Employees seek more opportunities to grow, and performance-based appreciation.

How does an HR engage millennials/current generation?

Well, I will start by saying that we the Millennials are different from earlier generations. The millennials have greatly varying expectations. What they expect out of their employee engagement experience will differ for everyone. Millennials are even changing the way the things are done as they are highly technologically driven and socially more active. They are extremely skilled, highly adaptable and very confident in their multitasking abilities. Hence, when it comes to engaging this bunch, we as HR need to put on our thinking hats and get into their shoes. For instance, let’s look at some of their work- related attributes.

Millennials love to work in teams, they want to work on new and complex problems that requires creative solutions; are always interested in proper feedback on their performance. They seek constant feedback that is structured, has clarity and is specific to the situation.

I remember an interview that I took where we found the candidate quite suitable for the position. To be honest, it was an easy hire, the candidate was barely 25 years of age. The day she joined us, she took me to a side and posed a question which made me happy and astounded at the same time. She enquired about the learning curve in the long run. I liked the fact that she was looking to keep growing and got a little worried that she might want to switch sooner if her expectations were not met. To keep millennials engaged we need to understand and map their frequencies and match them. Proper feedback that is structured, situation-specific and has complete clarity to avoid any misunderstanding is the key engagement driver for Millennials. Since this generation mostly looks for instant results, they often want instant feedback on their performance. We encourage constant feedback (both verbal and documented as required) to employees on tasks completed for instant gratification.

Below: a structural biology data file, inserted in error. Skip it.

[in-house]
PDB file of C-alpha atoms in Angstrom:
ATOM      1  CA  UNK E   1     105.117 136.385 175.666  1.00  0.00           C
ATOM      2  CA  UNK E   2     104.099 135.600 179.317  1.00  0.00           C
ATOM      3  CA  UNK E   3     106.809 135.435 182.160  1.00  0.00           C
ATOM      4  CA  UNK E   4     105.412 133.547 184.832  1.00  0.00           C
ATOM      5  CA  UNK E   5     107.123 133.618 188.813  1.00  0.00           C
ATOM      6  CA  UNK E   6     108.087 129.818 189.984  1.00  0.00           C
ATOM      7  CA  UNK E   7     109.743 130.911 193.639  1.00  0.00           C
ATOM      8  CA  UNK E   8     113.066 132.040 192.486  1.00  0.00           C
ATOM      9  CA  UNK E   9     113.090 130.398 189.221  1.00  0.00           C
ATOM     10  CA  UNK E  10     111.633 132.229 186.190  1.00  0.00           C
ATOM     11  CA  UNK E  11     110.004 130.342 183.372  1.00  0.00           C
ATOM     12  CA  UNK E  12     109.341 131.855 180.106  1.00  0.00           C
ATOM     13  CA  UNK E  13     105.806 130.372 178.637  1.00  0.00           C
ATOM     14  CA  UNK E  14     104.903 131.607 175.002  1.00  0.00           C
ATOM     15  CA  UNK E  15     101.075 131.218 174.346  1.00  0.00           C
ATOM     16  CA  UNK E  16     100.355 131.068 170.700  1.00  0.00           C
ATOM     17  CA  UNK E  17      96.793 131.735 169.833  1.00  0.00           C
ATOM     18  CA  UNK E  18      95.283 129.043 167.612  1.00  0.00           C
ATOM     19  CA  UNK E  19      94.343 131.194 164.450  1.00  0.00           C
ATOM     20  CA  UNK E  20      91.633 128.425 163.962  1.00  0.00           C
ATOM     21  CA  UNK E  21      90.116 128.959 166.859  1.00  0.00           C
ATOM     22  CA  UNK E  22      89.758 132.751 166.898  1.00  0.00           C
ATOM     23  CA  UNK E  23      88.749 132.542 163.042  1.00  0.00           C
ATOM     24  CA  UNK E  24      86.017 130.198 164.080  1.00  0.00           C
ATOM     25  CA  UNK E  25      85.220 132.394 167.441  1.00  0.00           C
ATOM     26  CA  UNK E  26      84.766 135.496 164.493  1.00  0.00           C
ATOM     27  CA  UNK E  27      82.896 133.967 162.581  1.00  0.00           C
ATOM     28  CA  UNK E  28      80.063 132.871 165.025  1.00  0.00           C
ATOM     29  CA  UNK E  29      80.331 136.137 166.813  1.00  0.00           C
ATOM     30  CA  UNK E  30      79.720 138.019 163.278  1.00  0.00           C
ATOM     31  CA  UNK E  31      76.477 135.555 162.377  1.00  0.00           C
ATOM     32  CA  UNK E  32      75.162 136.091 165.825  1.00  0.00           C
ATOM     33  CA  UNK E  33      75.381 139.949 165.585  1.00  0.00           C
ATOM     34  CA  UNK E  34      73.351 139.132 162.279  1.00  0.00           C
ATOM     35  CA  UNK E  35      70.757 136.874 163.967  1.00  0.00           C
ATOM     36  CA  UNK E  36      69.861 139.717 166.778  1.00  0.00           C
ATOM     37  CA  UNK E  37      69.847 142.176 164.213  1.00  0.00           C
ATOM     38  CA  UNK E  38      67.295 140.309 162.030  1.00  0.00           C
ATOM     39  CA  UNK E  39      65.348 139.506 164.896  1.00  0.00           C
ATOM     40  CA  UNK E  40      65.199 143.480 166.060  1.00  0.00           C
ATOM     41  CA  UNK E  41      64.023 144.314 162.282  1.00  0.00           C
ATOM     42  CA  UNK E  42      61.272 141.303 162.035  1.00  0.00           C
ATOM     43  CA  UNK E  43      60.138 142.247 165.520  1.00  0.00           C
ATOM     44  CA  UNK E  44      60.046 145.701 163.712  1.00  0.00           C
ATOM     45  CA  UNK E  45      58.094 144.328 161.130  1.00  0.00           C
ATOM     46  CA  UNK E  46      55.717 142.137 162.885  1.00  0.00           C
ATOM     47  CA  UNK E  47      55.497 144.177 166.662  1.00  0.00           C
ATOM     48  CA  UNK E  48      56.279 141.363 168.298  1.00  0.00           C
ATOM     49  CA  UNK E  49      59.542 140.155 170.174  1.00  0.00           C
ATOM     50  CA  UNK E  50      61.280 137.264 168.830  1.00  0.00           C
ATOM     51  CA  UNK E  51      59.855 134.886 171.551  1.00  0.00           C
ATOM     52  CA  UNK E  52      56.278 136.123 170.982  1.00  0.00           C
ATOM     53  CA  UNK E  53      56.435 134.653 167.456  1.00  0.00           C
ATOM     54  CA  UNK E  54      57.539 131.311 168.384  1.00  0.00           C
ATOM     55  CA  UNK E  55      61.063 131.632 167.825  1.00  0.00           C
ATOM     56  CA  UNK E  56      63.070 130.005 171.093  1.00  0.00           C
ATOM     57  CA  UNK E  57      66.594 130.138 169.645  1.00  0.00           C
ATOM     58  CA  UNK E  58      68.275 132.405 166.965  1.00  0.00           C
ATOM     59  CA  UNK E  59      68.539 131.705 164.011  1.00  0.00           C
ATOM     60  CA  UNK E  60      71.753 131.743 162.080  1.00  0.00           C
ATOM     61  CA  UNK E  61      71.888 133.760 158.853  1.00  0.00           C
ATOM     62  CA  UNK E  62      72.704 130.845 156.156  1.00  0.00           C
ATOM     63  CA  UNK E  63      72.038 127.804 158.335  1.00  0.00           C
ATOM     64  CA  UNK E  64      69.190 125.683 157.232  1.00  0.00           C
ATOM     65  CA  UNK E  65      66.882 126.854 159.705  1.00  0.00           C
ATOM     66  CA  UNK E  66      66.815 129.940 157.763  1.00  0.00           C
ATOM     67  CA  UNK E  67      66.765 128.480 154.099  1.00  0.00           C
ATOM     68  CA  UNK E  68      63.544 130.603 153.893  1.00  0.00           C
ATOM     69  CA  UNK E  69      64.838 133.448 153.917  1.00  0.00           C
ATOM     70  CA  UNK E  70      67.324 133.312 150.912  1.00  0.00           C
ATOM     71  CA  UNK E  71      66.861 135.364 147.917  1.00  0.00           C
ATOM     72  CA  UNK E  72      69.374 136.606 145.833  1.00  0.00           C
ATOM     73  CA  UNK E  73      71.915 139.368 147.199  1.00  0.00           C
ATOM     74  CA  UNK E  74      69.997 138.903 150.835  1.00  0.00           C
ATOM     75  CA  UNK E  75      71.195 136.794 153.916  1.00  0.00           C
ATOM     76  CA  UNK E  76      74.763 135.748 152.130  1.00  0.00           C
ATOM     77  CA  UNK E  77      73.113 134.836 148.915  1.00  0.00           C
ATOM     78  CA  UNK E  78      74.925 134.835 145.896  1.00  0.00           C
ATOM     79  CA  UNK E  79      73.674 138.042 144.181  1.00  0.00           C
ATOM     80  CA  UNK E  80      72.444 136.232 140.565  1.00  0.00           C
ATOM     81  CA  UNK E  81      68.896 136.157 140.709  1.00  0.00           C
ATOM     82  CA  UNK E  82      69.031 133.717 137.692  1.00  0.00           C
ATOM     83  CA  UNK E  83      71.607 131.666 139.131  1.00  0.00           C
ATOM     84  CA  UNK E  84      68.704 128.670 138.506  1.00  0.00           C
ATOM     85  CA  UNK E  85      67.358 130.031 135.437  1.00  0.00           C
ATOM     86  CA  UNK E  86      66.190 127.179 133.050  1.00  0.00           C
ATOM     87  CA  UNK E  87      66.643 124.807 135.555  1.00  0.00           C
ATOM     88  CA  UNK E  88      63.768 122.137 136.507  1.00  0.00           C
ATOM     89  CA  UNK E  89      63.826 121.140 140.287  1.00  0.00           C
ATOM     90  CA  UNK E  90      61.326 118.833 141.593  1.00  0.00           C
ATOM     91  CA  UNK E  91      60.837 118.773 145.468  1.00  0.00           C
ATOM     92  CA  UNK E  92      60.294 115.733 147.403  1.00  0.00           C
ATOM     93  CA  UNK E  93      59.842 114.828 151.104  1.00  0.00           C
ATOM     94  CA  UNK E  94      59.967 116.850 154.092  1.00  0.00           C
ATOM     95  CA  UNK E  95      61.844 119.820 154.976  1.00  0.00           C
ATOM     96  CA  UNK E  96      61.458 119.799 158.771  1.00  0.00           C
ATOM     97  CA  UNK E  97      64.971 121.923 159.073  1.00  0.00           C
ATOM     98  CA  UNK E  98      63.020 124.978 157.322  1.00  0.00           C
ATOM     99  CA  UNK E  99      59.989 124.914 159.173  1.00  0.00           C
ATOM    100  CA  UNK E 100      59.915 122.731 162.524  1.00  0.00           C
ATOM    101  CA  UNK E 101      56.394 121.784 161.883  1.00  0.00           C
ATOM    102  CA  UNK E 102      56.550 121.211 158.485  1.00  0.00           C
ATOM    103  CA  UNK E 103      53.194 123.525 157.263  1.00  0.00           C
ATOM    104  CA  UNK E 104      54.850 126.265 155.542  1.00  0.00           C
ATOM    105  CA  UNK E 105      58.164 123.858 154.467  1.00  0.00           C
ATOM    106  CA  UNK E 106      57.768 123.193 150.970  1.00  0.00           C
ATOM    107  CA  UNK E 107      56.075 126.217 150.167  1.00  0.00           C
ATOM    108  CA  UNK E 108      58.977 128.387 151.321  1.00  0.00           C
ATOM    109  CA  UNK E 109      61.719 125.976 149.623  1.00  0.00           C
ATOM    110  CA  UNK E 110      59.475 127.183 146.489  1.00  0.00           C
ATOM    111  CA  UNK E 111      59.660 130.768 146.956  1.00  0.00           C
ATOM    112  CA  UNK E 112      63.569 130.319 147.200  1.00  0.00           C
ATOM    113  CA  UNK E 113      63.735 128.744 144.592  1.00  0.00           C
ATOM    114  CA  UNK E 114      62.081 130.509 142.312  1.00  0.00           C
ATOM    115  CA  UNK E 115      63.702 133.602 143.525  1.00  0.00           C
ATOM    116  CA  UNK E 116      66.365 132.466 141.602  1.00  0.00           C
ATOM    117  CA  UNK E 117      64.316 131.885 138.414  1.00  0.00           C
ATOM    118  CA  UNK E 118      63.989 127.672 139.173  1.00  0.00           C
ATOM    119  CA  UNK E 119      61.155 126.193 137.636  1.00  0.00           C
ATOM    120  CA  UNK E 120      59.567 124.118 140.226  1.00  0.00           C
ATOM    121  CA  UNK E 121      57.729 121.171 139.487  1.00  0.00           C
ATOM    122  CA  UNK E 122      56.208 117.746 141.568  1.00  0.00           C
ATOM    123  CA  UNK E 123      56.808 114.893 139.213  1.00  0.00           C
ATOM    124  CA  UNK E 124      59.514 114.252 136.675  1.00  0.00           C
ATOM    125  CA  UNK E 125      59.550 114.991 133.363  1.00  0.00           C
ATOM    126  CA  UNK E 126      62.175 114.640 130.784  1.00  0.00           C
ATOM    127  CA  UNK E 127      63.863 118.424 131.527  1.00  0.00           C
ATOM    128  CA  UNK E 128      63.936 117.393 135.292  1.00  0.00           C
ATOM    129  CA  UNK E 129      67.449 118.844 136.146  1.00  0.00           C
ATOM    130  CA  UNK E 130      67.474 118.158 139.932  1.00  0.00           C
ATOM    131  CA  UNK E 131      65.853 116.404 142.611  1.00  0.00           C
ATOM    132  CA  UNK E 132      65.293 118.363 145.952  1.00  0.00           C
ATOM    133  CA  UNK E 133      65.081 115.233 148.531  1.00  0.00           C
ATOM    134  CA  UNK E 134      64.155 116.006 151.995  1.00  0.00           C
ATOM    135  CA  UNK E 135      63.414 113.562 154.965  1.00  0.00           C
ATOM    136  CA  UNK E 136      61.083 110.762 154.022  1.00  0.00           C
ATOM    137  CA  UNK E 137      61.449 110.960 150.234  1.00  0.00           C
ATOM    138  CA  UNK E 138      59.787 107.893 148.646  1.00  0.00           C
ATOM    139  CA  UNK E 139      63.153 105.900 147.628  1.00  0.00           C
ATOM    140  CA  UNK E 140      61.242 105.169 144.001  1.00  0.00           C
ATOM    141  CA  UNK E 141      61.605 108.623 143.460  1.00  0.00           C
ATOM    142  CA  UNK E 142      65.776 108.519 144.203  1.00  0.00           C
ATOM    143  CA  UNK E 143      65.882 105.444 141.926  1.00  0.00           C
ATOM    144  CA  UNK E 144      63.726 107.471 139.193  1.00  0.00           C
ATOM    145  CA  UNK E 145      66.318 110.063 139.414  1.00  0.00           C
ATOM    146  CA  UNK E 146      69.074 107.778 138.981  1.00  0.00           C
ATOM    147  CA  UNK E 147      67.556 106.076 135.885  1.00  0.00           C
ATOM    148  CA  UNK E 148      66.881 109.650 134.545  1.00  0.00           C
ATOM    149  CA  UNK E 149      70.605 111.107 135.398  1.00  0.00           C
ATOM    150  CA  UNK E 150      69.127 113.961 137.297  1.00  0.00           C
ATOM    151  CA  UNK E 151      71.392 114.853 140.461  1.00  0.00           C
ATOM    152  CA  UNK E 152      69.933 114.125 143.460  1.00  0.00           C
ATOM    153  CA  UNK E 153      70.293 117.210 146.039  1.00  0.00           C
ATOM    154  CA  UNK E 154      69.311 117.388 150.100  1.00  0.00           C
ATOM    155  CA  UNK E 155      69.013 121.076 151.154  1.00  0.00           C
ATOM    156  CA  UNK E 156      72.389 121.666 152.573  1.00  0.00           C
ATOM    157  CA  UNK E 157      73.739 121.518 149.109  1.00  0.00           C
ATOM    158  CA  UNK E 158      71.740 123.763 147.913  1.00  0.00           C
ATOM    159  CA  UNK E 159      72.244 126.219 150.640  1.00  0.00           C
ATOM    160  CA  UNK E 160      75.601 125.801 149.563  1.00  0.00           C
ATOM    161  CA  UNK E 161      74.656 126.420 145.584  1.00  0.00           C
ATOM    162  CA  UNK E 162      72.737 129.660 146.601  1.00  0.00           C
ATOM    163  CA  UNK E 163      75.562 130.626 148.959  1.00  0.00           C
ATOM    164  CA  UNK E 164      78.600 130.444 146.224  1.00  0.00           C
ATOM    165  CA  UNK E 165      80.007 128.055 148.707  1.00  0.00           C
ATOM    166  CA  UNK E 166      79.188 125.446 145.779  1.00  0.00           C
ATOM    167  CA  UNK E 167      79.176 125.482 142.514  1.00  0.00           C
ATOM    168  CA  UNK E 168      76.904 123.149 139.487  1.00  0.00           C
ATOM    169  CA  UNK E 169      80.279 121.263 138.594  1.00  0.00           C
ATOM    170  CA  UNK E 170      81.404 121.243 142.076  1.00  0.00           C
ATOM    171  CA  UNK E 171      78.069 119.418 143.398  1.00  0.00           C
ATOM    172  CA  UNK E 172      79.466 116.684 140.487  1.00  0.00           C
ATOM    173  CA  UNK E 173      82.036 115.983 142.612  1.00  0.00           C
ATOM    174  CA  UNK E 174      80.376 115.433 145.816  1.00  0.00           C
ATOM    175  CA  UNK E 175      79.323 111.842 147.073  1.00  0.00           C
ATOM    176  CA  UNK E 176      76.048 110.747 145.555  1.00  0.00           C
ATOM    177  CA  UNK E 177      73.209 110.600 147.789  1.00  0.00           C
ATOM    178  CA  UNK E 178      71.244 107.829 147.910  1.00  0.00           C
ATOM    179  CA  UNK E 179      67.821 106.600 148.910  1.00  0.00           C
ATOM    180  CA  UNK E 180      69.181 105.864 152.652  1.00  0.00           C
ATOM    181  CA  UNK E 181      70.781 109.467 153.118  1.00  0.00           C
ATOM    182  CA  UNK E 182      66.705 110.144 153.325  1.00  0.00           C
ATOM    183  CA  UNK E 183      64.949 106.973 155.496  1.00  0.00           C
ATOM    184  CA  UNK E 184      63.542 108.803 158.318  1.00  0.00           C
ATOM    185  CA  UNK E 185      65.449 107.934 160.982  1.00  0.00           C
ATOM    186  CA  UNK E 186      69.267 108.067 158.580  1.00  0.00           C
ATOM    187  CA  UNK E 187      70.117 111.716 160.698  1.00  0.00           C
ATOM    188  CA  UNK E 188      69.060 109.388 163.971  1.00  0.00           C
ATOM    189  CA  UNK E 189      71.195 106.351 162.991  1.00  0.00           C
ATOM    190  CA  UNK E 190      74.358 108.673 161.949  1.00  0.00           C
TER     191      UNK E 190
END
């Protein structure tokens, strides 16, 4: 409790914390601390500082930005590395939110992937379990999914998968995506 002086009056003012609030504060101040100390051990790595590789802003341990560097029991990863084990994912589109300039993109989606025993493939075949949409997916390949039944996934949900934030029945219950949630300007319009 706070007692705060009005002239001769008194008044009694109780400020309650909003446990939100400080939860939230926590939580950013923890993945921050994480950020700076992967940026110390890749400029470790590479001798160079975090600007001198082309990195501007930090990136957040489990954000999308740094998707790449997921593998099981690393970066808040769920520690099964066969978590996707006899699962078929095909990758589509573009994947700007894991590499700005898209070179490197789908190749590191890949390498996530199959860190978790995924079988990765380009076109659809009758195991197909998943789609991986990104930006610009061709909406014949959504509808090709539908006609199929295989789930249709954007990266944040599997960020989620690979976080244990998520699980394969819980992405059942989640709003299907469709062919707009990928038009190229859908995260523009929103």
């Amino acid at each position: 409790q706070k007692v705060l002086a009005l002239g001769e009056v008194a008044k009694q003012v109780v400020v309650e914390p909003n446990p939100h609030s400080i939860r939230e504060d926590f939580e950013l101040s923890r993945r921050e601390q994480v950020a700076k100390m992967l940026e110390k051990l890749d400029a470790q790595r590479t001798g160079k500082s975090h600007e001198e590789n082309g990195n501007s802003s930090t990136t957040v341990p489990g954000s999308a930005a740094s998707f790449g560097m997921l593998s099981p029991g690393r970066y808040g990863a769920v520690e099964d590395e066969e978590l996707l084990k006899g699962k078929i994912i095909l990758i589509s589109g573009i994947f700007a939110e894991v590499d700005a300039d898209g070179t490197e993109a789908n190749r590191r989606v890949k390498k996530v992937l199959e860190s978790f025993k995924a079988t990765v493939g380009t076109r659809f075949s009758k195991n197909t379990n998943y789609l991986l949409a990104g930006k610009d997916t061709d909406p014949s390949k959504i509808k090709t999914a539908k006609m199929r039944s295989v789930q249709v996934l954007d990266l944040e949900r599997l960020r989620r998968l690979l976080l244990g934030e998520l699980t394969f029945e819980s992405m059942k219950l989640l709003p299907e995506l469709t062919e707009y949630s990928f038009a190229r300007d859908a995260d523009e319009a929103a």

Biggest challenge an HR might face in driving engagement across all levels?

Employee Engagement is every business’s backbone. Employee engagement often poses a problem for HR when it comes to employee participation. A prolonged lack of employee involvement may lead to a feeling of disconnect which creates a negative spiral that affects the entire organization. As an HR, I suggest that organizations should stay vigilant to any signs of employee disengagement. Some major cues to look for include lack of initiatives, over-indulgence in unhealthy behaviours at the workplace, observing silence during important meetings/matters, lack in sharing learning activities. Further, the employee communication channels being unclear pose a huge problem in driving employee engagement. We need to ensure that frequent feedback is provided to the employees with even faster actionable interventions.

What according to you are the qualities an HR professional must have?

HR as a function has a frontline strategic role in any organization. This department essentially holds hands with every other function, spinning multiple plates at times. Remarkable HR leaders are people-oriented, tech-savvy, and strong business advocates. I believe that the following qualities are must-to-have for a successful career as an HR professional:

  1. Capability to empathize. HR leaders listen, understand and solve people’s problems day-in and day-out by getting into the shoes of others. It builds trust. By being trustworthy, HR function becomes the pulse of the organisation. This helps to drive organization-wide initiatives, where HR has the responsibility to create a holistic connect and overcome resistance within the enterprise through a softer influence rather than following an assertive top-down hierarchy approach. 
  2. Capability to facilitate clear communication between employers and employees. It requires a sharp but polite, focussed yet constructive communication skills to relay information clearly and effectively to the workforce at all levels. Whether during a talent acquisition activity, or a conflict resolution intervention, HR professionals need to be unambiguous and steady in their conversation. 
  3. Ability to create win-win propositions for stakeholders by embracing complete transparency in actions and decisions.
  4. Be extremely passionate about what you do, where you work, and live by the values of your organization.